As we head towards the end of the year, Guardian reporter GAYLE ROUNCIVELL looks back on the highs and lows of life in the Lancaster district which we have reported on throughout 2016.
* Lancaster fire station could be demolished to make way for a new £2.4m modern base for firefighters and paramedics in the city. The new building would accommodate two fire engines and seven ambulances plus rapid response vehicles.
* Electricity North West said they would not be rewarding any of the 22,000 claimants any compensation after the Storm Desmond power cuts. Around 55,000 customers in lancashire, mainly from the Lancaster district, lost power when the electricity sub-station in Caton Road flooded during the storms in December 2015. But Electricity North West described the storm as ‘exceptional circumstances’ and said they did not fall below required standards.
* St John’s Hospice started off 2016 having cleared its deficit – thanks to generous Lancaster Guardian readers. Two years ago the hospice was in deficit by £500,000 but with the help of our Save Our Hospice campaign it can now carry out its vital work in the community with a clean slate.
* A mum-of-two said she had been forced to sleep on her sofa for six months following a catalogue of errors by her landlord, lancaster City Council. Helen Reid was spending her nights in her living room because her bedroom walls were mouldy and damp.
* The family of a vulnerable disabled pensioner caught her carer helping herself to hundreds of pounds after planting an air freshener camera in her bedroom. Mary Annabell Riordan was recorded taking money from the drawer of 75-year-old Pauline Guthrie while she was in the bath. She stole a total of £960 between September and October 2015.
* The owner of a Lancaster gym said she had to watch as her whole livelihood was ripped up in front of her eyes after a blaze gutted Inspire gym and caused chaos in lancaster city centre. Penny Street and much of the surrounding area was engulfed in smoke as the fire took hold at the gym, after it broke out in a sauna inside the top floor changing rooms and spread to the floor below.
* A 43-year-old was charged with murder following the death of a Lancaster man. John Houston, 41, was found dead in his home in Laburnam Grove on the Marsh. He was described as a “quiet man” who would “never harm anybody”. Neighbours spoke of their “utter disbelief” when they heard a murder investigation was under way.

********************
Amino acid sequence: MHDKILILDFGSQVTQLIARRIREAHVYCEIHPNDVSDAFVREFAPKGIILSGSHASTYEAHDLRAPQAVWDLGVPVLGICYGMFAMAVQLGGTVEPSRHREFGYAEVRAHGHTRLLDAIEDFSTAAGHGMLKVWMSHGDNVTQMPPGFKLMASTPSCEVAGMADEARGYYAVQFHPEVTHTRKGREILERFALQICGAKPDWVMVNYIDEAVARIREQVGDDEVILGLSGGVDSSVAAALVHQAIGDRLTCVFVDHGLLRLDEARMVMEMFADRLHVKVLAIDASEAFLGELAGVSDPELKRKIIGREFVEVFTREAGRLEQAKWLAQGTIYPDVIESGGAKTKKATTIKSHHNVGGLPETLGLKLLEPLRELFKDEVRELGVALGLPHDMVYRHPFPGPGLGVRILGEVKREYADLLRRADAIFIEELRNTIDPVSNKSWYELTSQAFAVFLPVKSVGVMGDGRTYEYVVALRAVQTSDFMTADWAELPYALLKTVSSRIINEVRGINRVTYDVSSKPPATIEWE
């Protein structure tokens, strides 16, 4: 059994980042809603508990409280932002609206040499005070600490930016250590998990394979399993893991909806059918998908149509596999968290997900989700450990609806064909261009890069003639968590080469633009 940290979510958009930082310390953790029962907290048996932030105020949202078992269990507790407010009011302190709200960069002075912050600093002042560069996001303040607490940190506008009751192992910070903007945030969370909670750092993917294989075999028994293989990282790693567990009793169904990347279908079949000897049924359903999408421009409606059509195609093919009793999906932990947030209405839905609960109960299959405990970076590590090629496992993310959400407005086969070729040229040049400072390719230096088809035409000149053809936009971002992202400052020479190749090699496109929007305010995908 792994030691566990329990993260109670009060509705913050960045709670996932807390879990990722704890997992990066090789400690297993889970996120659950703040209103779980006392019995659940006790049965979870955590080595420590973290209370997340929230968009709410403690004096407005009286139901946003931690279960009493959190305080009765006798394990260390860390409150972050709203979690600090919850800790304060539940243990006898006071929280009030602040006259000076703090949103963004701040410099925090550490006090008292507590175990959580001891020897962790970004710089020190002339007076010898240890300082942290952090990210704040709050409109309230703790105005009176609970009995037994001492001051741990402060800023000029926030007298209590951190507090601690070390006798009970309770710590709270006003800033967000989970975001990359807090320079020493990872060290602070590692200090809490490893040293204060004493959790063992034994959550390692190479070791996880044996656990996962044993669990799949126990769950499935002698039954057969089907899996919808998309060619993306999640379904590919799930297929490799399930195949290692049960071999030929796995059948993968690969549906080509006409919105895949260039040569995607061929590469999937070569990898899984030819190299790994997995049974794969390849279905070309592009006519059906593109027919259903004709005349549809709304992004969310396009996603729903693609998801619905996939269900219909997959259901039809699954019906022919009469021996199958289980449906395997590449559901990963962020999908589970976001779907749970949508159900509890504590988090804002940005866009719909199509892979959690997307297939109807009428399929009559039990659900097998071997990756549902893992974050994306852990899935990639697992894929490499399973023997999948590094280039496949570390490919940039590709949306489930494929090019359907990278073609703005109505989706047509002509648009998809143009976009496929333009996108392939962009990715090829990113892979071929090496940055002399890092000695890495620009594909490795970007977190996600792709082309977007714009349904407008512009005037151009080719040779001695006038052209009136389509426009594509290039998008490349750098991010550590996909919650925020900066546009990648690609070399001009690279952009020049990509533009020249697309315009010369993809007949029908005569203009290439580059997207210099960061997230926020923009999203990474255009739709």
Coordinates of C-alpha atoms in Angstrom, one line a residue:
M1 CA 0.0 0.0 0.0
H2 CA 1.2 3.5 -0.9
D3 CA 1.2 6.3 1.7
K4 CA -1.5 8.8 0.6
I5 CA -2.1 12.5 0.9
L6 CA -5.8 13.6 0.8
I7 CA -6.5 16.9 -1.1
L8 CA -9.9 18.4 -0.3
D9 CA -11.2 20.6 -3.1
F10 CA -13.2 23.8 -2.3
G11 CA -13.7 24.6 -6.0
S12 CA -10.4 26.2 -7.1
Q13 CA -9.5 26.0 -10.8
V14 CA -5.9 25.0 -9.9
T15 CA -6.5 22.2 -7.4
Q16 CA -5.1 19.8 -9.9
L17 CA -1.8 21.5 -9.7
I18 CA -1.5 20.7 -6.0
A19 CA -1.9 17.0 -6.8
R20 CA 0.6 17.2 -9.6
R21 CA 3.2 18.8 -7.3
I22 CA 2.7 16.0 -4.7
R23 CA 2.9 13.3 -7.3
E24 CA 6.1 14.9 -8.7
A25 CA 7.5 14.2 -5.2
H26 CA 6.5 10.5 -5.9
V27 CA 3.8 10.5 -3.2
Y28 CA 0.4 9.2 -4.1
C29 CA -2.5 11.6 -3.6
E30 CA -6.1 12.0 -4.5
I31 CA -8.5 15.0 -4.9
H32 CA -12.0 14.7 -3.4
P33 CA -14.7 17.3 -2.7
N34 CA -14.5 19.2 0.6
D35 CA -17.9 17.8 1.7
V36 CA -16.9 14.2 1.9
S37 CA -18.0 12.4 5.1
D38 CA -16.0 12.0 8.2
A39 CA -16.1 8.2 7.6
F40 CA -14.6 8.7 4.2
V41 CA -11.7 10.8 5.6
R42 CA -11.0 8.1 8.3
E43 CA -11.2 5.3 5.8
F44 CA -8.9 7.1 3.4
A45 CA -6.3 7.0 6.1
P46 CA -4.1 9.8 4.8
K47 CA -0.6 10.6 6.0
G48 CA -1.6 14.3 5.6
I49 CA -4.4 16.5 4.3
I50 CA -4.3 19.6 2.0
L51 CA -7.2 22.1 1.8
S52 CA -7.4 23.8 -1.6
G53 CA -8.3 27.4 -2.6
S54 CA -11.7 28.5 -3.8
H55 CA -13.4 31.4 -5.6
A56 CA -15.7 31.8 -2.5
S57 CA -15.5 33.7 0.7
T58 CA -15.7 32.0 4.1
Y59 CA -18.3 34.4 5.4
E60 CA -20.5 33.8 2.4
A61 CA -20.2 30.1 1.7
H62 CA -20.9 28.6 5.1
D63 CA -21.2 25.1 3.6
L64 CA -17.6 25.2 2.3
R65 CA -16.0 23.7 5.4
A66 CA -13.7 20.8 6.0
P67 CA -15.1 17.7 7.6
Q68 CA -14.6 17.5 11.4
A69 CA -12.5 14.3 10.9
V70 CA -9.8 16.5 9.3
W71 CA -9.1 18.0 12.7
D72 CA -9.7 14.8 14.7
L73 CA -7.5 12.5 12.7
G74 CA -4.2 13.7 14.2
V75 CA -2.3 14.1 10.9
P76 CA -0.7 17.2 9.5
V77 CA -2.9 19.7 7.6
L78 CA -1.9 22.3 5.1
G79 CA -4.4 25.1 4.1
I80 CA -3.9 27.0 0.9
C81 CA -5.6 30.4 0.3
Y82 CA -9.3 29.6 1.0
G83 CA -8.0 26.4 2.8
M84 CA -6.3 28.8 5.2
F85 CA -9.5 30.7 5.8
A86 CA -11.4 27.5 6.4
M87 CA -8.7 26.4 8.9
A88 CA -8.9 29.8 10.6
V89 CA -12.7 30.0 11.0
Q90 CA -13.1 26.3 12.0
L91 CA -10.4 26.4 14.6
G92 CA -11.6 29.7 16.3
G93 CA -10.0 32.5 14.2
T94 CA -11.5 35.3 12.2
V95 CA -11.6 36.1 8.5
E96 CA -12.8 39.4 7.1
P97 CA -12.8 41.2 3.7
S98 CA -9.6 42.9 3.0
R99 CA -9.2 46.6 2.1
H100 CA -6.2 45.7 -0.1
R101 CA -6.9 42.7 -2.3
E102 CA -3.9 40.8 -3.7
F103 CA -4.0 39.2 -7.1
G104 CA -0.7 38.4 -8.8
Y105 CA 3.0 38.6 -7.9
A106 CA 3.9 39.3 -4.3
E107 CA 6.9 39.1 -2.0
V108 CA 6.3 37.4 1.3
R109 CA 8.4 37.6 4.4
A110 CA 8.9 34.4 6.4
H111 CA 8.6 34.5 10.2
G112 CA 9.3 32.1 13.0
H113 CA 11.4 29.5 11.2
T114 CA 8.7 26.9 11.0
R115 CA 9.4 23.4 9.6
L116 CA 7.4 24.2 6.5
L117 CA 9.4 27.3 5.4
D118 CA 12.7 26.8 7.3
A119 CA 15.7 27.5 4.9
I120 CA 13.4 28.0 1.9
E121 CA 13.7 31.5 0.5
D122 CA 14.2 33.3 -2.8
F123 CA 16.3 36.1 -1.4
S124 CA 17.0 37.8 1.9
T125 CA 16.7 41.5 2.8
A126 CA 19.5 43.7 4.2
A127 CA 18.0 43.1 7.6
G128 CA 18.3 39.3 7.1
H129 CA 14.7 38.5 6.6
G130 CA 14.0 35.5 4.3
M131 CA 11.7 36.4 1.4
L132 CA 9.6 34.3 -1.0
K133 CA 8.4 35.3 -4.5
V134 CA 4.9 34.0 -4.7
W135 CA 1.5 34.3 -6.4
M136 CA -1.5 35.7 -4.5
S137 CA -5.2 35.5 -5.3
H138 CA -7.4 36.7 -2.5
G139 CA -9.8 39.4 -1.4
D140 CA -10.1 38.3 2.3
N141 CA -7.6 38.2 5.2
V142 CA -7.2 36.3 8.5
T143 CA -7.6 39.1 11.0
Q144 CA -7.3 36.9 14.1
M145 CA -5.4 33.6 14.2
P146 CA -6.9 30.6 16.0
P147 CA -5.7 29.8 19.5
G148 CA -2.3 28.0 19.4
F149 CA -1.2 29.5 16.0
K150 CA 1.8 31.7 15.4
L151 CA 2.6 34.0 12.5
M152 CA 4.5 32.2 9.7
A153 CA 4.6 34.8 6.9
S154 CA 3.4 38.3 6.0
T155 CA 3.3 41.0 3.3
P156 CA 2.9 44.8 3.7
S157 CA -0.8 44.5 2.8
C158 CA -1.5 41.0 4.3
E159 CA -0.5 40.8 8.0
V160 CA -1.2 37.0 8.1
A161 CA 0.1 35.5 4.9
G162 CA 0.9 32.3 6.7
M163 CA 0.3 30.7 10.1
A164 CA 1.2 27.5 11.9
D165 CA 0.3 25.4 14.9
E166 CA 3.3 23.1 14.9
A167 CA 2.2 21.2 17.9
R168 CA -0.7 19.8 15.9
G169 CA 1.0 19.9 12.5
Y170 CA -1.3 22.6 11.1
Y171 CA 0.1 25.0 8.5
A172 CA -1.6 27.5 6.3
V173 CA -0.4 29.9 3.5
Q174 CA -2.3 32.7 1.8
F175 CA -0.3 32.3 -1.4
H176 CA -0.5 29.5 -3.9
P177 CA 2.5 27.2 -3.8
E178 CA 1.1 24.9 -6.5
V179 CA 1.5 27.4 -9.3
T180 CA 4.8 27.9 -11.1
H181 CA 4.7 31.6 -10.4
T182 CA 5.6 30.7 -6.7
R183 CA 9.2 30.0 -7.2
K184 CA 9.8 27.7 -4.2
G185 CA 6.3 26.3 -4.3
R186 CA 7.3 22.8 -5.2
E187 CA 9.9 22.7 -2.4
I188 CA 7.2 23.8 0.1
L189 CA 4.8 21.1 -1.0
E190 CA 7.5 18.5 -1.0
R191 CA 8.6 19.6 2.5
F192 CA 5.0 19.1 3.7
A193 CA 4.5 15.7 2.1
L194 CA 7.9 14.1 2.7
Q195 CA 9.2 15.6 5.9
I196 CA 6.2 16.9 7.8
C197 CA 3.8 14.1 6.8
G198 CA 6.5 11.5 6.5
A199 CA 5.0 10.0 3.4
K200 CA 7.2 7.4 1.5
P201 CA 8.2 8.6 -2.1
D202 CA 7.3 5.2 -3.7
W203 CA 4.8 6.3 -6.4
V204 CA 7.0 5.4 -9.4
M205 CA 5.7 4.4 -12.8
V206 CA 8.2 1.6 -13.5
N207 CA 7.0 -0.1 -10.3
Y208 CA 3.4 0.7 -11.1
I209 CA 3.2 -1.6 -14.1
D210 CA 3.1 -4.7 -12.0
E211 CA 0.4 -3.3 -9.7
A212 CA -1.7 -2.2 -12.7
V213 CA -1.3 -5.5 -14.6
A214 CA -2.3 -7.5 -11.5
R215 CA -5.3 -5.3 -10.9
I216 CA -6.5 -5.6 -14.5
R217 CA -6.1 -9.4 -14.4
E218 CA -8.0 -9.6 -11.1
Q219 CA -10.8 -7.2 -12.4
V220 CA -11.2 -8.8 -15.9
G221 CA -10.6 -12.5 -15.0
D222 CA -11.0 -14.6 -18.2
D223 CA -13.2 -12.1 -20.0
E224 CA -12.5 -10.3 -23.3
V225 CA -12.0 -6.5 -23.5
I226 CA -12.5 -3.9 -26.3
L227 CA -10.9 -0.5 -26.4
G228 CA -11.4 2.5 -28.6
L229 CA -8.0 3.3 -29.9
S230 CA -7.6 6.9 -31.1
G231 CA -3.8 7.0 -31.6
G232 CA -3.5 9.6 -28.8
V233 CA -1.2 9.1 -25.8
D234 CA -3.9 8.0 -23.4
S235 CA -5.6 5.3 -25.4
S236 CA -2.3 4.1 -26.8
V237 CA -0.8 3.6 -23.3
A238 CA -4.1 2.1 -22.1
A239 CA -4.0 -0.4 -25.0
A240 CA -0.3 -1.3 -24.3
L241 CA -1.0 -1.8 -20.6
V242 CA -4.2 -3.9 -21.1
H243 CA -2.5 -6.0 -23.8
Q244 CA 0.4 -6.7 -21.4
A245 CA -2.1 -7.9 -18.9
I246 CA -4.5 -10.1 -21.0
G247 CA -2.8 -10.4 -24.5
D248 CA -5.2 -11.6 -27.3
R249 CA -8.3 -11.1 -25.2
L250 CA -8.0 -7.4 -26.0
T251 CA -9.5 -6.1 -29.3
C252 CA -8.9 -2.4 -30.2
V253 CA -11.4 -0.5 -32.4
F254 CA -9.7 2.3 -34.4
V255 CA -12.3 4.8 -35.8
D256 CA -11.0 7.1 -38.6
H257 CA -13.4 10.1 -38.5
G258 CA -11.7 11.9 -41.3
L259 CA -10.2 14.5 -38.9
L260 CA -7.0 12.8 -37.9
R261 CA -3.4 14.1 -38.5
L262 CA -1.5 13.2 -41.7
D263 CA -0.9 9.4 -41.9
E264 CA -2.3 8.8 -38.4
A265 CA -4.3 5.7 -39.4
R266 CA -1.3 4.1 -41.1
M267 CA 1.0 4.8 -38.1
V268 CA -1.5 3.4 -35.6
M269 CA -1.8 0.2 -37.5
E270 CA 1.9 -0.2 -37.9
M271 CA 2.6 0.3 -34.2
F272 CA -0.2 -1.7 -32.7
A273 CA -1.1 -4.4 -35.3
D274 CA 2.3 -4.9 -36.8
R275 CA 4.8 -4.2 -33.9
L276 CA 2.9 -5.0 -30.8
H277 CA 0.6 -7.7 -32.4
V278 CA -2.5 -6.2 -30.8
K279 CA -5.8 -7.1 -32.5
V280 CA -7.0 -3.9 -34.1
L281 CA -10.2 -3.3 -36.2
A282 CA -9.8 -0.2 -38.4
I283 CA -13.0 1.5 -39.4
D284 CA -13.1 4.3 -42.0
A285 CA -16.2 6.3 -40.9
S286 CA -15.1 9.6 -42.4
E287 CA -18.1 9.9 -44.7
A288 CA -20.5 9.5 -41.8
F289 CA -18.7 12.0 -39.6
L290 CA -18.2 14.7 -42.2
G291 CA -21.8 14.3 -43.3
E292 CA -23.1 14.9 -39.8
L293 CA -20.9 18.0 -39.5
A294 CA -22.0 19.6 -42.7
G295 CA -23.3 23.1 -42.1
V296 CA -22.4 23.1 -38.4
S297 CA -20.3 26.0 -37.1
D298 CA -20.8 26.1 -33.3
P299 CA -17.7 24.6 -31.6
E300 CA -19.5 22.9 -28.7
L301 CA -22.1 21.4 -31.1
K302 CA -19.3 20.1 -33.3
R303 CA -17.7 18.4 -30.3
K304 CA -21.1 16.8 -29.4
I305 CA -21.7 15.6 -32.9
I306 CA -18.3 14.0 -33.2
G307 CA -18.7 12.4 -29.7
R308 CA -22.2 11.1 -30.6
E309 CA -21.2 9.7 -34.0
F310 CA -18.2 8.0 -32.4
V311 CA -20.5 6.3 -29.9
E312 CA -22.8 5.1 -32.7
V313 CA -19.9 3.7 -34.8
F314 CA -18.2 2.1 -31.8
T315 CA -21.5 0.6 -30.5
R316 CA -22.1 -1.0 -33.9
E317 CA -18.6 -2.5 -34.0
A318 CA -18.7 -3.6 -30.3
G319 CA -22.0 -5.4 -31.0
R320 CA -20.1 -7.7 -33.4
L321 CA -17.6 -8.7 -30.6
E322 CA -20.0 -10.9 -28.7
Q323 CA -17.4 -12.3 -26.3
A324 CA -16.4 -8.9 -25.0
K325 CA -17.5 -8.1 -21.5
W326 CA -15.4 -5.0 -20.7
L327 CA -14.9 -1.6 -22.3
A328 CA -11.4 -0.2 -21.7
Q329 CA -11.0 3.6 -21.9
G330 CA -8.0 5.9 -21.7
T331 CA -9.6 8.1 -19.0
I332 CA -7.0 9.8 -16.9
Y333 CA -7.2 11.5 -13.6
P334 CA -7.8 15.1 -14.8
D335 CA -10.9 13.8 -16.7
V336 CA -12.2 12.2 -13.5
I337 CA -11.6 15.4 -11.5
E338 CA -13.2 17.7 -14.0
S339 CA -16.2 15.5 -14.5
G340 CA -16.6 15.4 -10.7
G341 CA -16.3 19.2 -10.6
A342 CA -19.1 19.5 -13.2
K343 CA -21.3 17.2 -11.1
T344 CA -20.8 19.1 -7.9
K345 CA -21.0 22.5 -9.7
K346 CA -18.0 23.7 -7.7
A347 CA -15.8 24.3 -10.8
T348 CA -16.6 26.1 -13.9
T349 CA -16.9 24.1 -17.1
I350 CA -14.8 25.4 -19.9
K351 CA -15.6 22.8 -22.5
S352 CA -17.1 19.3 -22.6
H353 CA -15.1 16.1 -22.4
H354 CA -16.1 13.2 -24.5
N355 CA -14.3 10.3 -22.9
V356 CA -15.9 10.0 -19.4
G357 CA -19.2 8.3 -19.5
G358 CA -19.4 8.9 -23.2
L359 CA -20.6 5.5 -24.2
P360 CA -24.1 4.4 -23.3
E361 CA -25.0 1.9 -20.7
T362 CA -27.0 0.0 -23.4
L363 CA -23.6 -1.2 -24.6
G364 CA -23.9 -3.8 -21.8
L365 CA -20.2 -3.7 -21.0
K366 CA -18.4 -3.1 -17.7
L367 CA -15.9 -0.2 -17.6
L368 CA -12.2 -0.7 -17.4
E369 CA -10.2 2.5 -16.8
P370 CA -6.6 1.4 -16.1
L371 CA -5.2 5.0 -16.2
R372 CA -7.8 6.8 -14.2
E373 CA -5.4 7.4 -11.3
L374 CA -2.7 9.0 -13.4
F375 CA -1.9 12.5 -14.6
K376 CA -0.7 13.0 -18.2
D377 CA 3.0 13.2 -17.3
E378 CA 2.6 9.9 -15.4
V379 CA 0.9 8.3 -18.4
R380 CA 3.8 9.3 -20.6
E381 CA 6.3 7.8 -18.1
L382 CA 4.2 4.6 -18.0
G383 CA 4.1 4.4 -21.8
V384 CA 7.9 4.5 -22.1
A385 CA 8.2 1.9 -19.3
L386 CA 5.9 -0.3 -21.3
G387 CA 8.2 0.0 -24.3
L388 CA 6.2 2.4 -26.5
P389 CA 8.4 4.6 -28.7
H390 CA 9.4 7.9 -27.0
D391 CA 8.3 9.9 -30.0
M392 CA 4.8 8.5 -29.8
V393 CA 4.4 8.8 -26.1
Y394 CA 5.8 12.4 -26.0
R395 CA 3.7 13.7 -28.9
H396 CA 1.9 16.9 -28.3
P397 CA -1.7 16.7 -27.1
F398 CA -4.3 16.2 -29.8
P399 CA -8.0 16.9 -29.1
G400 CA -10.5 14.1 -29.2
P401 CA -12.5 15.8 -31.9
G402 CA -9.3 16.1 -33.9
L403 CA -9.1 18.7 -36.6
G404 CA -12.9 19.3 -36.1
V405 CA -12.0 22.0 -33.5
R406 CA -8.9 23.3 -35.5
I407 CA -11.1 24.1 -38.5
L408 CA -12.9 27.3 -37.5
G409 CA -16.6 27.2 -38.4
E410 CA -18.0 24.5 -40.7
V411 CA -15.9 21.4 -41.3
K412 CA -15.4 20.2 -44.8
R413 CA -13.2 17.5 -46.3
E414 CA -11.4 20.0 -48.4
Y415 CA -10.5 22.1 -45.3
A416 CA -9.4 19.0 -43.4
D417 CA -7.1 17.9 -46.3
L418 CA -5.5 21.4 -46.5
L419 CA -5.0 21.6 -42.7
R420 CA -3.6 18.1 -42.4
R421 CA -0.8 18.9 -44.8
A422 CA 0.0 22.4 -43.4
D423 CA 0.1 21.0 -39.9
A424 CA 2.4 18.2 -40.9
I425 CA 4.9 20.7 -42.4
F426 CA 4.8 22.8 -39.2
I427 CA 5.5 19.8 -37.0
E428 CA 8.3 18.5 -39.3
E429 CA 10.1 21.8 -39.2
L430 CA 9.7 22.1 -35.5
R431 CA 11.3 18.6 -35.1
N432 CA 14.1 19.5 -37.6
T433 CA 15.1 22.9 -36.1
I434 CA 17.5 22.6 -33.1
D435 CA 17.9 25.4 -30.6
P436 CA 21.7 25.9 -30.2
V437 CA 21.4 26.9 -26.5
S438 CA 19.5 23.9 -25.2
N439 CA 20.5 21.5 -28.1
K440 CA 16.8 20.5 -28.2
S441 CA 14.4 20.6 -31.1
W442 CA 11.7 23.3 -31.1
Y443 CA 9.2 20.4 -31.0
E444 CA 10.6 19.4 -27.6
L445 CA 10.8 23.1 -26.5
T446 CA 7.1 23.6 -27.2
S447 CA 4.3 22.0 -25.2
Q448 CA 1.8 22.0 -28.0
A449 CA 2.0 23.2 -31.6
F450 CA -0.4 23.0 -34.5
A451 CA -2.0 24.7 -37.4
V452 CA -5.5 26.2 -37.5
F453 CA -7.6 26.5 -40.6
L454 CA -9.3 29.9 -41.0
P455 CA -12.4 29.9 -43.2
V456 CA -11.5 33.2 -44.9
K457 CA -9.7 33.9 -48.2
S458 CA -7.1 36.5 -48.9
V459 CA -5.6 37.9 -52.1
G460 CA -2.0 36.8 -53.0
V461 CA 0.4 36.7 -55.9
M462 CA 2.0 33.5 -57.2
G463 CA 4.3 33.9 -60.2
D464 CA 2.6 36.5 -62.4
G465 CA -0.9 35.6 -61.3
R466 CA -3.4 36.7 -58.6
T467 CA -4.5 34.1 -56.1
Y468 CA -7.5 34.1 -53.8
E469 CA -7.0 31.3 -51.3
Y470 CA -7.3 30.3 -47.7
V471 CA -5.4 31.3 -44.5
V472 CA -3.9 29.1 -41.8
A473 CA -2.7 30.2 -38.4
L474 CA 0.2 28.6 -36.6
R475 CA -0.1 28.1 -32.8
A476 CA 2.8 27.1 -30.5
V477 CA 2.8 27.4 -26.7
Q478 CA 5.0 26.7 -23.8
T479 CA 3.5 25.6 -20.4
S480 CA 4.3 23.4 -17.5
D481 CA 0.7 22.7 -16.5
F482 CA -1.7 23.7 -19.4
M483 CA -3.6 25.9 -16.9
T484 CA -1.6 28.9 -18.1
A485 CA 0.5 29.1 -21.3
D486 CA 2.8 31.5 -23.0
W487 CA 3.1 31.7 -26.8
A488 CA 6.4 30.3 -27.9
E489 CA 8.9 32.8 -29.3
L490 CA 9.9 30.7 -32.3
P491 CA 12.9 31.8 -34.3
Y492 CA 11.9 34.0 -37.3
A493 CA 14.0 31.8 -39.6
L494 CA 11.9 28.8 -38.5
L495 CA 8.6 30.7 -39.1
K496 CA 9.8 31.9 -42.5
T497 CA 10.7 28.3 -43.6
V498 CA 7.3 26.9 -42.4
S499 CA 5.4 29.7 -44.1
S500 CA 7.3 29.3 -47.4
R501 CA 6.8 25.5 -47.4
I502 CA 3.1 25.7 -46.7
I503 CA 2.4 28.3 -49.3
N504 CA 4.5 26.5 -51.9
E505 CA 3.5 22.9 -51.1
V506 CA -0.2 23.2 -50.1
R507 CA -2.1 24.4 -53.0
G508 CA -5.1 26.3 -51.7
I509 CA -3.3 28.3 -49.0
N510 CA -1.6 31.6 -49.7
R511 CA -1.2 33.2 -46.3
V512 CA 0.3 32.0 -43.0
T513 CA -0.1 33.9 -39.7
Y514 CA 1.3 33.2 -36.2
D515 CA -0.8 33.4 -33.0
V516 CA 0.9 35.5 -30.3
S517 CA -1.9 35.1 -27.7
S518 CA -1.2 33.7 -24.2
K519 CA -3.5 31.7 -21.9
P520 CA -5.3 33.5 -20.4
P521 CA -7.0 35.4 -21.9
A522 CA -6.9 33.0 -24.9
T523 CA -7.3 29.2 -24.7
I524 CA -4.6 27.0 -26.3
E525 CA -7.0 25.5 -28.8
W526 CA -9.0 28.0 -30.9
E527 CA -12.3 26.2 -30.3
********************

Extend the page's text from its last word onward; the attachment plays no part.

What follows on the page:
* Defiant Lancaster parents prepared to go on strike in protest over new primary age tests. Headteachers across the district also made a stand over “poor and ill-conceived” new SATs tests which they said test children way beyond their reach and experience. A day of action was planned for many parents to keep their children off school to take part in educational activities away from the classroom.
* The Lancaster Guardian launched its new CancerCare Counts campaign. The charity is looking to expand its services for young people, particularly those aged 13 and over, and want to create a new youth centre. Our campaign aims to help raise funds as well as awareness to help CancerCare’s work in the local community.
* A major redevelopment of St George’s Quay would see five new blocks housing 419 student bedrooms with the Carlisle Bridge arches as its ‘gateway’. The plans include the demolition of the St George’s Works Mill, currently derelict, which would make way for two six-storey buildings with pedestrian and cycle links into the city. Luneside East Ltd said the three, five and six storey blocks would reflect the industrial history of the site.
* Anti-social behaviour in the centre of Lancaster has increased massively, with Cheapside, Church Street and Market Square among the worst affected areas. New powers may be brought in to tackle youth-related anti-social behaviour after it soared by 53 per cent and general anti-social behaviour rose by 22 per cent. Consultation has begun of a public spaces protection order which would give police the power to stop people drinking and to confiscate alcohol.
* Lancaster leaders said they feared for the future of the district after the country voted to leave the EU. The vote in the Lancaster district was 51.1 per cent in favour of leaving and 48.9 per cent against. The turnout was 72.69 per cent.
* Keep an eye on our website for part 2 of our review